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Sahana Bajpaie, globetrotting singer with a Bangali heart

29 November, 2017 13:29:43
Sahana Bajpaie, globetrotting singer with a Bangali heart

In an exclusive GB interview to author and poet Saheli Mitra, renowned singer Sahana Bajpaie speaks of her journey as a musician, her love for her homeland and her last show of the year at Poland, where she will sing Rabindrasangeet with Polish subtitles

• What do you prefer these days? Rabindrasangeet or Folk?

I like to perform both the genres nowadays. Along with songs by Pratul Mukhopadhyay, Moushumi Bhowmik, Sachin Dev Burman and other stalwarts of Bengali music. I am comfortable in singing all. And I try not to infuse the ‘gayaki’ that are popularly associated with these genres. I sing the songs the way I relate to them emotionally and musically.

• Do you miss Santiniketan? 

I have left Santiniketan, my hometown, 17 years ago. First, I lived in Bangladesh for 8 years and I have been living in London for the past 9 years. I miss Santiniketan very much. But I go back home once or twice every year. So, I have come to terms with it. I meet my family and friends there, and my teachers, visit my favourite tea and phuchka stalls, cycle around on my 25-year-old ladybird-cycle, go on bike-rides with my friends to the Kopai river and watch fireflies gather on trees, just like we did decades ago.

• What is your relationship with Dhaka?

Dhaka, Bangladesh, is the city, I chose to make my home and I haven’t been back since I had left it 9 years ago. I practically spent almost the whole of my twenties there. Made solid friendships without which I wouldn’t have been where I am today. I miss everything about Dhaka. My colleagues at Brac University, my students, people I did music with, the boat-rides on the endless rivers, places I went to eat in- the food is I think what I miss every day, especially Kachchi Biriyani. My first album of Tagore songs, ‘Notun Korey Pabo Boley,’ was launched from Bengal Music, Bangladesh. And the appreciation and love I have received from my fans there, even after I had left the country, kept me going. My fans didn’t give up on me when I almost gave up on myself. And it is utterly humbling as a musician to be remembered for years, even when one is physically not present there. I intend to go back to perform next year in 2018, my 10th year of leaving Dhaka behind, leaving all that one cannot possibly leave behind.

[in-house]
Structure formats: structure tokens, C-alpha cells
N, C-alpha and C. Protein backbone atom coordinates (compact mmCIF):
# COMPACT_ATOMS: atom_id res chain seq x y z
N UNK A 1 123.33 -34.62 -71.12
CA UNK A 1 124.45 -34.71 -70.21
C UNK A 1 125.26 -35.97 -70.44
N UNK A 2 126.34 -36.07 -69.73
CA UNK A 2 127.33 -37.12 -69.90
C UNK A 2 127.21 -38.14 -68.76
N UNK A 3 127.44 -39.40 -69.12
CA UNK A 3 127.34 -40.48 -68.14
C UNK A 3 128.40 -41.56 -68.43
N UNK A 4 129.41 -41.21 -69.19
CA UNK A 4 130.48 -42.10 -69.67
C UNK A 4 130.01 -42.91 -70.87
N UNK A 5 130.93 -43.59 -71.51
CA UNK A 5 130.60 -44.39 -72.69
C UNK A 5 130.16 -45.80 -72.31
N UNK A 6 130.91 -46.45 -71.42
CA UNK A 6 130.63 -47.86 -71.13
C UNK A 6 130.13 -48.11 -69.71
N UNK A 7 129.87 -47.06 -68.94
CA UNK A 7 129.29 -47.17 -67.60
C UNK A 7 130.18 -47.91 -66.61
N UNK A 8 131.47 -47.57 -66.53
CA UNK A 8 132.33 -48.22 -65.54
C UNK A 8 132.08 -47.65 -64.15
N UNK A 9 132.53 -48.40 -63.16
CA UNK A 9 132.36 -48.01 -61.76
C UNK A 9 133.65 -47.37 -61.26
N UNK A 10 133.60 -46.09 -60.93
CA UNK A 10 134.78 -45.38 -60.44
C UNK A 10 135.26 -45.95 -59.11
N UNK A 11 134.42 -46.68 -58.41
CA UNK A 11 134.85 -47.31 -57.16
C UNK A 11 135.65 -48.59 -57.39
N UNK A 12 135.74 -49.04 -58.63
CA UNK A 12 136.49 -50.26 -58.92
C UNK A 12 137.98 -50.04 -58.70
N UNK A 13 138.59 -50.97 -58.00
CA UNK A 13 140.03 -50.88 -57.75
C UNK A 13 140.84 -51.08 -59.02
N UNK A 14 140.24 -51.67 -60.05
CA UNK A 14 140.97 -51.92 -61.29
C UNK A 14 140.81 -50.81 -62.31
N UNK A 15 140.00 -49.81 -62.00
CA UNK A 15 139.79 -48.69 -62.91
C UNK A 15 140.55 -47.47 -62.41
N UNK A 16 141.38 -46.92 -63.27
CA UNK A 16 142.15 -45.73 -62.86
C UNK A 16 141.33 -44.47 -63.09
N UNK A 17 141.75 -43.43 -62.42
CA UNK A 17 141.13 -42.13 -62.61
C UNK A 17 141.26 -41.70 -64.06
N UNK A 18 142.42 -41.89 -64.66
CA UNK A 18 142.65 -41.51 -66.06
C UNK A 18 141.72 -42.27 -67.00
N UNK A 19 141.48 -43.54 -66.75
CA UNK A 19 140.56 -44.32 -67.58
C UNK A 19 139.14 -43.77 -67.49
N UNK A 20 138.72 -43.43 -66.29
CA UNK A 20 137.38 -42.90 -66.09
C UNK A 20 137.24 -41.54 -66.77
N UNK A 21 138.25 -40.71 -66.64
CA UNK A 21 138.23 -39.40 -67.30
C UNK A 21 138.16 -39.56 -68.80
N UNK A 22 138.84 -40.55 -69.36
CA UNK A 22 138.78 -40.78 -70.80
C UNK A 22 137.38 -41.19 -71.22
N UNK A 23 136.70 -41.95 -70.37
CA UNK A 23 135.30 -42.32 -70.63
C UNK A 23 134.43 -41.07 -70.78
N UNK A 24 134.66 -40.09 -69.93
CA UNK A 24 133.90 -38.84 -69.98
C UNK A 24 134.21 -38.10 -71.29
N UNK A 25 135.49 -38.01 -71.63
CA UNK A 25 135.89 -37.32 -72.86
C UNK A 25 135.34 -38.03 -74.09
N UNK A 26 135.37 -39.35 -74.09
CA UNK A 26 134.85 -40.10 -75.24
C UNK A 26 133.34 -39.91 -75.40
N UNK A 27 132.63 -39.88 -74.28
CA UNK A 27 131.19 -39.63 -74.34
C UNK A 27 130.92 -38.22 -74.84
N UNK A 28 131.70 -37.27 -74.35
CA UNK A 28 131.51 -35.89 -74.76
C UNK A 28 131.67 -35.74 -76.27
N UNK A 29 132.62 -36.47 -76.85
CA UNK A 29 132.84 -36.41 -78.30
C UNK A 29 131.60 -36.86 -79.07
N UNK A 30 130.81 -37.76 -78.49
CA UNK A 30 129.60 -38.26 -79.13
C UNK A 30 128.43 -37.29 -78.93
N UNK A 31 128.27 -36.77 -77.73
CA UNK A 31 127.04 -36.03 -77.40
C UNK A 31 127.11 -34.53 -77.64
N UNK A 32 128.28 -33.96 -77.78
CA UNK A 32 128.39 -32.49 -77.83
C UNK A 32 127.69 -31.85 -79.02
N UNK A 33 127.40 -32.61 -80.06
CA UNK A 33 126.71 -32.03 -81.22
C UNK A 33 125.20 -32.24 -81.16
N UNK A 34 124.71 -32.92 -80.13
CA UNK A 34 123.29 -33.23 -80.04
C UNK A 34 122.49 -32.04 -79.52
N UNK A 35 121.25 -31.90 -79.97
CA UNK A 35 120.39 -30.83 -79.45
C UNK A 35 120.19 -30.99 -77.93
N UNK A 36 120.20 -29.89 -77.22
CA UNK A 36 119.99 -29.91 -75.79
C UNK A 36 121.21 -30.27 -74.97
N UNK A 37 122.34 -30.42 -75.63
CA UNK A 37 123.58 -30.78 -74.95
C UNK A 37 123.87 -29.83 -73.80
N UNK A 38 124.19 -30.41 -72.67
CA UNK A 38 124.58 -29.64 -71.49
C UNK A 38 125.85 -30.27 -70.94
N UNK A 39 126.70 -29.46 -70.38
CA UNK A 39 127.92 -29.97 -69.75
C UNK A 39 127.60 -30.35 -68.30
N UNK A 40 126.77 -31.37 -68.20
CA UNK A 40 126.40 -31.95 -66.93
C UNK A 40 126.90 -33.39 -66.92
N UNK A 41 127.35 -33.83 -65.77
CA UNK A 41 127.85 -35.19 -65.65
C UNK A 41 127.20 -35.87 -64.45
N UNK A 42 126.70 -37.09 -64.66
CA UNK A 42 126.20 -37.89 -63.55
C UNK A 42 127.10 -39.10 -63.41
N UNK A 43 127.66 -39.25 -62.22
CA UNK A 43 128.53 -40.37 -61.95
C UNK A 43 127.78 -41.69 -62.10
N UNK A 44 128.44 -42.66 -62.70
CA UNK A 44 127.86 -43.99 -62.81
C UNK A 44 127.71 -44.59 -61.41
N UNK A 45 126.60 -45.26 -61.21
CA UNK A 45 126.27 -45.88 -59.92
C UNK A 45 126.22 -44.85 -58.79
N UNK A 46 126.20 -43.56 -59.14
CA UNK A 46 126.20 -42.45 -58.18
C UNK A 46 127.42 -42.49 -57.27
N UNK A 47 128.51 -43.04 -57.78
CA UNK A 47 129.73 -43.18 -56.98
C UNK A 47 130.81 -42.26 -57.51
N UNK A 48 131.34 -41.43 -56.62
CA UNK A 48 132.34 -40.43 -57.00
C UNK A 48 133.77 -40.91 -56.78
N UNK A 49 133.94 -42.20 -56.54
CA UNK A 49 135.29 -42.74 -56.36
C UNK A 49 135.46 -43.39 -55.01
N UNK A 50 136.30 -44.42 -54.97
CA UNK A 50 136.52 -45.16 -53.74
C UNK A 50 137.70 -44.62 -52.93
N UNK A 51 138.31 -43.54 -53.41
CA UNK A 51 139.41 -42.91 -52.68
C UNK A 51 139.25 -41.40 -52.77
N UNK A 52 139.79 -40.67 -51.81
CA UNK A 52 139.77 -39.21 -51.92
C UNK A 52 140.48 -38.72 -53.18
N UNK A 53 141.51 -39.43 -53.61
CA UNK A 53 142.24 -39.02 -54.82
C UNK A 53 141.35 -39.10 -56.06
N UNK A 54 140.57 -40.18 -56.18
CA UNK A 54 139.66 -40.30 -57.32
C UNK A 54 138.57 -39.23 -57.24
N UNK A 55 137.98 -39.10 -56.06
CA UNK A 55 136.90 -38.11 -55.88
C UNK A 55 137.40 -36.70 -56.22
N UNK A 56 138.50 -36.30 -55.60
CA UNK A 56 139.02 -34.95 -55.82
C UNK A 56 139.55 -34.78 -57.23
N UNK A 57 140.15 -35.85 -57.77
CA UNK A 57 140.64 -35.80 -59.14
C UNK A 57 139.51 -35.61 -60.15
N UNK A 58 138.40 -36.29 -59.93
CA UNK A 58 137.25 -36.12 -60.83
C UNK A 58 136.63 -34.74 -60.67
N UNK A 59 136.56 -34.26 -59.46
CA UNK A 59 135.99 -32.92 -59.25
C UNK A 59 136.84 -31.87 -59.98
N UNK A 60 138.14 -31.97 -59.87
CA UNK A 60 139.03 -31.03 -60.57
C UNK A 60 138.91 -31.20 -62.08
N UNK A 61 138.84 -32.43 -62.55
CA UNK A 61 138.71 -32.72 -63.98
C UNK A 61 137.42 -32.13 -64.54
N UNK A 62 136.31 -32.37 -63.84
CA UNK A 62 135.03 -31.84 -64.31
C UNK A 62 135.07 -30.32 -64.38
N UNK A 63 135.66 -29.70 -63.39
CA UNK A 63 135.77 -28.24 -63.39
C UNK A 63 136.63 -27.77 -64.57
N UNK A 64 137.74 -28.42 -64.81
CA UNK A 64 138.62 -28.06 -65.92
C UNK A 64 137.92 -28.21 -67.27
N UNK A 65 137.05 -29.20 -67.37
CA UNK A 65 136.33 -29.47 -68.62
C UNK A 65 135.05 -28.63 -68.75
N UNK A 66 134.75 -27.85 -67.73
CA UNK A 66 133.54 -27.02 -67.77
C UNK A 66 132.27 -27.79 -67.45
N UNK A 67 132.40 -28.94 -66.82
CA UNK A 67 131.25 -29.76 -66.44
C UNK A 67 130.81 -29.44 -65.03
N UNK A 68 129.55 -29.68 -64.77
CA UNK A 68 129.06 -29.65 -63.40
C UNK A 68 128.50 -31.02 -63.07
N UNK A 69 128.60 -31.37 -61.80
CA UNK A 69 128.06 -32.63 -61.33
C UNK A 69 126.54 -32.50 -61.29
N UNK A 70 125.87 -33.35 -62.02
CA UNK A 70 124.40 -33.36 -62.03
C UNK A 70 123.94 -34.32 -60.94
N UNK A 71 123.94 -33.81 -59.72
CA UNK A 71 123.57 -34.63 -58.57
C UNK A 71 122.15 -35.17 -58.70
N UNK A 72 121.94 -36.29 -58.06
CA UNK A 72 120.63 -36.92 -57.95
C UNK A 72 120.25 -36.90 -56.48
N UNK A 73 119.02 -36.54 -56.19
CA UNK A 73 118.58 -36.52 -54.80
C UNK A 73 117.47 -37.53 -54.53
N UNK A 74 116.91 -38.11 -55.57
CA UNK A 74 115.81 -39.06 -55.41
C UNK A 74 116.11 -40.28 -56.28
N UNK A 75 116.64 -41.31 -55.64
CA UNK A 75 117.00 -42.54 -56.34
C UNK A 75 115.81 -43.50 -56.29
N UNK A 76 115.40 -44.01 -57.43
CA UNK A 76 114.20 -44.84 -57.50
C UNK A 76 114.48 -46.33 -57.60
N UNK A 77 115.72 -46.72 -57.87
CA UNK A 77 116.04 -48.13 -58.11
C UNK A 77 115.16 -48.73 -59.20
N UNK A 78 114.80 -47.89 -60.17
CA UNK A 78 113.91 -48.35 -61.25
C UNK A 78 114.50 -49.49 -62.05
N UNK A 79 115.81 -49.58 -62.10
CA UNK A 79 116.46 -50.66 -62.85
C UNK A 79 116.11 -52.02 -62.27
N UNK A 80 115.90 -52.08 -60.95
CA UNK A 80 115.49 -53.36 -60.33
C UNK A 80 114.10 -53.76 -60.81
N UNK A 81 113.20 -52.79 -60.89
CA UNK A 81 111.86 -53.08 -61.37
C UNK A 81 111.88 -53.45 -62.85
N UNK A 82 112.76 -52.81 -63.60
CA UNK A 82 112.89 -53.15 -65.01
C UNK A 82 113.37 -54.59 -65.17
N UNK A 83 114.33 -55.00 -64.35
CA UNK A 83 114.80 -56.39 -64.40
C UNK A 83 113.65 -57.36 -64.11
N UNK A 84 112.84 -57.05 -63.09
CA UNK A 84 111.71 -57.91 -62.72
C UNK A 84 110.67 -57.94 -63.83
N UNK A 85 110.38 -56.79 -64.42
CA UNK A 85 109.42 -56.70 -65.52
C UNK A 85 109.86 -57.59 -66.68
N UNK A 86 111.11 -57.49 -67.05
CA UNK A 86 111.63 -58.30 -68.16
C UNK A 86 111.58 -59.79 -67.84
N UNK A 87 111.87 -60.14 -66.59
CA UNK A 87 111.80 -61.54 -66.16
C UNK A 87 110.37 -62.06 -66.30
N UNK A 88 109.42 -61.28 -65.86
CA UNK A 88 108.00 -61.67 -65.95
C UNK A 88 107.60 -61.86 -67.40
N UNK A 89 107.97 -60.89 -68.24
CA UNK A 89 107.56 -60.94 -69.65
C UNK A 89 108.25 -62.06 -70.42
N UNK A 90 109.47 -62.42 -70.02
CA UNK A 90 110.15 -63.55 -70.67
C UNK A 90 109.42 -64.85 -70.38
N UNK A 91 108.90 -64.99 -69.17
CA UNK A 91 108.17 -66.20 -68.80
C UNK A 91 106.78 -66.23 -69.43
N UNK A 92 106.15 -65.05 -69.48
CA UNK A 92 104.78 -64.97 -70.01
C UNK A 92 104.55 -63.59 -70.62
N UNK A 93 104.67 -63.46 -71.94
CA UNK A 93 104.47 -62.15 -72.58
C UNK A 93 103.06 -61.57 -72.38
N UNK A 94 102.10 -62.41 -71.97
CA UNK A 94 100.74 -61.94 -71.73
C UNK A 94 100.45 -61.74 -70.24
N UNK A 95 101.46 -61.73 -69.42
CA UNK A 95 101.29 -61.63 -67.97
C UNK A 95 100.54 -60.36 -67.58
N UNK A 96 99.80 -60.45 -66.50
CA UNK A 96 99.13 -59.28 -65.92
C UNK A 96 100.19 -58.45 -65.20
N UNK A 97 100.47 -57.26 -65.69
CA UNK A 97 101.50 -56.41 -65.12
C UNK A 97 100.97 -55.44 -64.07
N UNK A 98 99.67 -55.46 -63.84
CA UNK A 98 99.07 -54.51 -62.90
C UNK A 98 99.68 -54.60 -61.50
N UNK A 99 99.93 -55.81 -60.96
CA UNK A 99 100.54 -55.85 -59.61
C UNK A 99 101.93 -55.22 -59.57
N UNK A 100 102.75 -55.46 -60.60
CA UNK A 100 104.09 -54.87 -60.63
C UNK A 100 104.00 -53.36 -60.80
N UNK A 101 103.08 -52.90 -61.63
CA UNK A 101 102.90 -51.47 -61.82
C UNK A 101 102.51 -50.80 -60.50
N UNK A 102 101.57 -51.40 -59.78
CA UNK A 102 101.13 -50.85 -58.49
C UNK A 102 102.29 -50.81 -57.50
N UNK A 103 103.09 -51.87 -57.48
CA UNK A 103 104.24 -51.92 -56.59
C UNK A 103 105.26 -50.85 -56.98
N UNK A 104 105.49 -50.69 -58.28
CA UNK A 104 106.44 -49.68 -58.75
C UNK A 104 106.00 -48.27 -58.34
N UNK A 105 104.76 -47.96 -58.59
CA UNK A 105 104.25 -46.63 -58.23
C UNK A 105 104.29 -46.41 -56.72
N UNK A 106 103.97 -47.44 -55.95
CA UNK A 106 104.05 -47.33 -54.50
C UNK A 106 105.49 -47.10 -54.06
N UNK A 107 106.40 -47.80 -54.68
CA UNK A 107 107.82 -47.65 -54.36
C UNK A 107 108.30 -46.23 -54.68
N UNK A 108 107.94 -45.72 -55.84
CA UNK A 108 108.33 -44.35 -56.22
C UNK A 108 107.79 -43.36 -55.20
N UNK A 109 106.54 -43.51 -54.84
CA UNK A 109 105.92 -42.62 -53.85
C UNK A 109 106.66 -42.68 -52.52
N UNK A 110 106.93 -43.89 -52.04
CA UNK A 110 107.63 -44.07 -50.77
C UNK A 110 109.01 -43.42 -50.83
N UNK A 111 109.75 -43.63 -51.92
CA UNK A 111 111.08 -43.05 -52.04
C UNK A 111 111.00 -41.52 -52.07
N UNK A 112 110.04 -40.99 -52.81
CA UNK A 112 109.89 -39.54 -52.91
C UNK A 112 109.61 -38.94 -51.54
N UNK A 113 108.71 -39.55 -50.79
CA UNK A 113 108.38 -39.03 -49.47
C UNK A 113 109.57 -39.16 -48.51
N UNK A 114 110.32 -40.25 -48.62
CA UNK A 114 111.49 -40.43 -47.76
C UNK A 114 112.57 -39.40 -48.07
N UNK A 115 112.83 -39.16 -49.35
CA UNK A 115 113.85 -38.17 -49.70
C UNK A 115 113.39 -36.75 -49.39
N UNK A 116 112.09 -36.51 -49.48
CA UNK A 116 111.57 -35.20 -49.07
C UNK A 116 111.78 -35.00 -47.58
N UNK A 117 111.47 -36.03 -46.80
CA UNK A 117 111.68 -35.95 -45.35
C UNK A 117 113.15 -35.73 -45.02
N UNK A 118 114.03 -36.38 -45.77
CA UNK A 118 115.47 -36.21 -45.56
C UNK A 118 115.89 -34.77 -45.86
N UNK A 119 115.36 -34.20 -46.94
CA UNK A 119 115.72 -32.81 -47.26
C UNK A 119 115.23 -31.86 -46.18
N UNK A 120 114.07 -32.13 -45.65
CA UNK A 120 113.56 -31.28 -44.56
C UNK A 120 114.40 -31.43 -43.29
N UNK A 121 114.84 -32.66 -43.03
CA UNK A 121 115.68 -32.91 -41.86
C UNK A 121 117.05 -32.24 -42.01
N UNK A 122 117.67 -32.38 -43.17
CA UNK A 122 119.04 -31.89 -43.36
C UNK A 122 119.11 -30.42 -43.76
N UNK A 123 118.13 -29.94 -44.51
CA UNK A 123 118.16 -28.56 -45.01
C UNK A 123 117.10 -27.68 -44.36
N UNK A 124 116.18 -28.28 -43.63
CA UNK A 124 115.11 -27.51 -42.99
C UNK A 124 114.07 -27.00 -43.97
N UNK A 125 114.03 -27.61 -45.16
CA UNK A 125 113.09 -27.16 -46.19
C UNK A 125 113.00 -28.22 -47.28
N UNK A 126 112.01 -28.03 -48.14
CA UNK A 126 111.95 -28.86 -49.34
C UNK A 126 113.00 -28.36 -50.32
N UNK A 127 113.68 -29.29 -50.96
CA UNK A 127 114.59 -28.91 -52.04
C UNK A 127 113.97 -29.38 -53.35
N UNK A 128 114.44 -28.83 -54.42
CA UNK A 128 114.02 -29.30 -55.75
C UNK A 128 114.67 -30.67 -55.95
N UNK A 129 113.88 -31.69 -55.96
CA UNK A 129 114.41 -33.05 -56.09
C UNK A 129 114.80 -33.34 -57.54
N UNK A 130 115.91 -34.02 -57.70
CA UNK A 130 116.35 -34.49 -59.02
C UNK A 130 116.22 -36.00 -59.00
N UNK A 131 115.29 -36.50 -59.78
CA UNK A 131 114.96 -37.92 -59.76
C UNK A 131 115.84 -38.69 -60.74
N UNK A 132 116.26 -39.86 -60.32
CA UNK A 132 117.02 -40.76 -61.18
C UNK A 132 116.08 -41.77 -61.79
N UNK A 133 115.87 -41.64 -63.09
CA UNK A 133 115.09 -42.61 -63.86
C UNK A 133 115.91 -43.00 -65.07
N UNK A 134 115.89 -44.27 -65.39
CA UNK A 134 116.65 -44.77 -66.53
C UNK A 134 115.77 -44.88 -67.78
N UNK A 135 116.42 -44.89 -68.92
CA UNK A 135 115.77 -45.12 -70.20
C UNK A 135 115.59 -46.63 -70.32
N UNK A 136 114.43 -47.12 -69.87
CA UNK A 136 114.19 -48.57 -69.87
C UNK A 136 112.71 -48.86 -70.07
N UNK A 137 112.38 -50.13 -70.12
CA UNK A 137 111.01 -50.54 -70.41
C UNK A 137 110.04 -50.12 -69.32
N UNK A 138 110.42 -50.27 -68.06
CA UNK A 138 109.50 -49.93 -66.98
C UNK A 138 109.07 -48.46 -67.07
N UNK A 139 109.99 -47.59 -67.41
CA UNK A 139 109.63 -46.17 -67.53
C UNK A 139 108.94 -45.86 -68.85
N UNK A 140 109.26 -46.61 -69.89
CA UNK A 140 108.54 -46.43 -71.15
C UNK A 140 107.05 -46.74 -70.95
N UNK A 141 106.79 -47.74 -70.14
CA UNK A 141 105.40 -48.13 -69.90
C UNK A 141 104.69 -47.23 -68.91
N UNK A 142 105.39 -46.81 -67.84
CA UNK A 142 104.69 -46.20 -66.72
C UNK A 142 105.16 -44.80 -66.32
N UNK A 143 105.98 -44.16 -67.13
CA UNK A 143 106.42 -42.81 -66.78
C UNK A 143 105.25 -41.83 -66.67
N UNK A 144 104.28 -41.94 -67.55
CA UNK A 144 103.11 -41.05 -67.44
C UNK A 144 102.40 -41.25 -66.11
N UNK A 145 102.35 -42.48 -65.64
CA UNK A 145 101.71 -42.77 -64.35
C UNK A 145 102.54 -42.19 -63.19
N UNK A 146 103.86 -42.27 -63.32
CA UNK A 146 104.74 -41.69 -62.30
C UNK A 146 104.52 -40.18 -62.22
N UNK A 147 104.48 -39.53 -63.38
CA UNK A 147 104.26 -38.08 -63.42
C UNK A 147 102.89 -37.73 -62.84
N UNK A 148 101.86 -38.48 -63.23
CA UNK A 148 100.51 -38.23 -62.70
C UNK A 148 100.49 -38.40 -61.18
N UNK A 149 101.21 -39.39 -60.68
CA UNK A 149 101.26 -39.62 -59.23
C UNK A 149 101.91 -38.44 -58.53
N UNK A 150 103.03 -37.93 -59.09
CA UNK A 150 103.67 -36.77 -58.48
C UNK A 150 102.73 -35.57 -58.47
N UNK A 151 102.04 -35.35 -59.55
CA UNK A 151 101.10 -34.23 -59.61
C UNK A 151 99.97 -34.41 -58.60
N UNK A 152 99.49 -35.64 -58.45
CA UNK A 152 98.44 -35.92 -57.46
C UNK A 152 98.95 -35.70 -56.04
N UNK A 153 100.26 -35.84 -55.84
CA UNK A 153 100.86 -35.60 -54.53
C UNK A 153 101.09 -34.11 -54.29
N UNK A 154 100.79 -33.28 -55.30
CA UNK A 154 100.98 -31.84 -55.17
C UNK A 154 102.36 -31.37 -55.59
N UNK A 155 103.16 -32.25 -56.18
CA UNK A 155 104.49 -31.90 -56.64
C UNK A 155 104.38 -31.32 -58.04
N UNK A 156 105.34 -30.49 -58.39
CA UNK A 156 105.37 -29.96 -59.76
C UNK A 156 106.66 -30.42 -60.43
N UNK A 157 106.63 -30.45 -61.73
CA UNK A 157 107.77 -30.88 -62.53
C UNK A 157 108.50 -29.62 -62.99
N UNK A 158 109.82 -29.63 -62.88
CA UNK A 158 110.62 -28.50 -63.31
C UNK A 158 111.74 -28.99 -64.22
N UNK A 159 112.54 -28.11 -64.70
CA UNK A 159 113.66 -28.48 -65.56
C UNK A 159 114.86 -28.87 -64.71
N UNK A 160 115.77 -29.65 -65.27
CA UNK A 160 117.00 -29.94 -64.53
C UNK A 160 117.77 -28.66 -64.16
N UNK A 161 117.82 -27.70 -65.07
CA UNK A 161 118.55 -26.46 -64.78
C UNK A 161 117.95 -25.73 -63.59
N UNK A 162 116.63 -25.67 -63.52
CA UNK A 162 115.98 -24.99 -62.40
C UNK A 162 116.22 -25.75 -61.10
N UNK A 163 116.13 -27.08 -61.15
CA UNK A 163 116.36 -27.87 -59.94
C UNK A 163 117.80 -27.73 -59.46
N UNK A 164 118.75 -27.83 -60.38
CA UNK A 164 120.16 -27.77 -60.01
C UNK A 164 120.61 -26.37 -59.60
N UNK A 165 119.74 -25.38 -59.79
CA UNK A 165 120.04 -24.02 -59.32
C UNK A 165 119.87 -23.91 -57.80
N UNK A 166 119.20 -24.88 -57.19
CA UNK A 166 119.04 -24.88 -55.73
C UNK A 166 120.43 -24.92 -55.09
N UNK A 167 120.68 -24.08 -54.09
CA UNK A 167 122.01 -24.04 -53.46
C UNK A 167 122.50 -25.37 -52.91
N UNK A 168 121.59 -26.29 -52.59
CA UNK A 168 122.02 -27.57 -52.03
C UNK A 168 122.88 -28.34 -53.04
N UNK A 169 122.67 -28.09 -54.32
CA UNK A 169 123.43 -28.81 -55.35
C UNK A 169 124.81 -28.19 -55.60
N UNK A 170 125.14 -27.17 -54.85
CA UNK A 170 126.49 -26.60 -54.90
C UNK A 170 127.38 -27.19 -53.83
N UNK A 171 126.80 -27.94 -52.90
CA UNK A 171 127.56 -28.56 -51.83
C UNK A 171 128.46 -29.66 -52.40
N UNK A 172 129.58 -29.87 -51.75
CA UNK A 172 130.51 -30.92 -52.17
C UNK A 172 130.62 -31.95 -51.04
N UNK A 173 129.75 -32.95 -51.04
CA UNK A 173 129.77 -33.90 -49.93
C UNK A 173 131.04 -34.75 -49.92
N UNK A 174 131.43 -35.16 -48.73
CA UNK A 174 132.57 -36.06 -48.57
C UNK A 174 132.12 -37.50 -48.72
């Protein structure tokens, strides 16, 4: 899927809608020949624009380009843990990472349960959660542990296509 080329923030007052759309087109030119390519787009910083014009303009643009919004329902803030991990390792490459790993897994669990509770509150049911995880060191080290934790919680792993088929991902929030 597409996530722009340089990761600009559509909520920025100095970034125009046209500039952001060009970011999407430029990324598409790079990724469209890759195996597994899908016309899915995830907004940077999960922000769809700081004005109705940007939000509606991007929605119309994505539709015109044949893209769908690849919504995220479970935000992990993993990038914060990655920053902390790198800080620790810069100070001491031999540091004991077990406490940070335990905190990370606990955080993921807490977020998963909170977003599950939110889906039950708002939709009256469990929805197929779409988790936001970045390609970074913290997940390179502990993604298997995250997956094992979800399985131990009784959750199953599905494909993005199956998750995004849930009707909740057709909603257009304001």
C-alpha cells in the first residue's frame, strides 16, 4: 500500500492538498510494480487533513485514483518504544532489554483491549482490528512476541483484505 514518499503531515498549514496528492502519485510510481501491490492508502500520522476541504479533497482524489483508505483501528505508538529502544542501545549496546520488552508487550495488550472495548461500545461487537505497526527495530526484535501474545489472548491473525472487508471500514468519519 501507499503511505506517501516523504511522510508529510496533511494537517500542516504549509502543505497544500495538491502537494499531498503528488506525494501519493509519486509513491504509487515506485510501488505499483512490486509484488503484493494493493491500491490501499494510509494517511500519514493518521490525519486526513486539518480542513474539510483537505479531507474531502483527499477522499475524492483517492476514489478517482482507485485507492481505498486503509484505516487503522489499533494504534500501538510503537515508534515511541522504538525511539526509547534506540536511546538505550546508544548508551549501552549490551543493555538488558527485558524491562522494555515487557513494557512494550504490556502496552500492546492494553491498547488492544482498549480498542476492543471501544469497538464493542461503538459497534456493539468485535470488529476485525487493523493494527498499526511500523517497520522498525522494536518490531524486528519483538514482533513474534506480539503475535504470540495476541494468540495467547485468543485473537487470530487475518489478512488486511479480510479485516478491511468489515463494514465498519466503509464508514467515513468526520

• How is Bangla folk doing today? Do you think it has a bigger audience worldwide than before?

Well, Bengali folk has come a long way from the spaces of its origins. 

Once upon a time Kali Dasgupta travelled around collecting songs and singing them. When we were growing up we listened to Nirmalendu Chowdhury, Swapan Basu, Purnadas Baul on record player. And living in Santiniketan made it easier for me to grow up listening to and learning from the Bauls in our neighbourhood.

In 1996-7 my classmate in Patha Bhavana, Santiniketan, who was from Bangladesh, now a popular musician, Arnob, and me and a few of our friends formed a band called Bangla, where we performed baul/fakiri/other kinds of folk songs using not folk instruments but the Electric, Acoustic and Bass guitars and drums. The younger generation took to it very enthusiastically, especially the crowd that followed and listened to ‘band’ music. The band later produced albums from Bangladesh with Anusheh Anadil as the lead vocalist. This was 20 years ago! The same sort of sound is being produced for all these years and nothing new is coming up as far experimenting with the genre is concerned.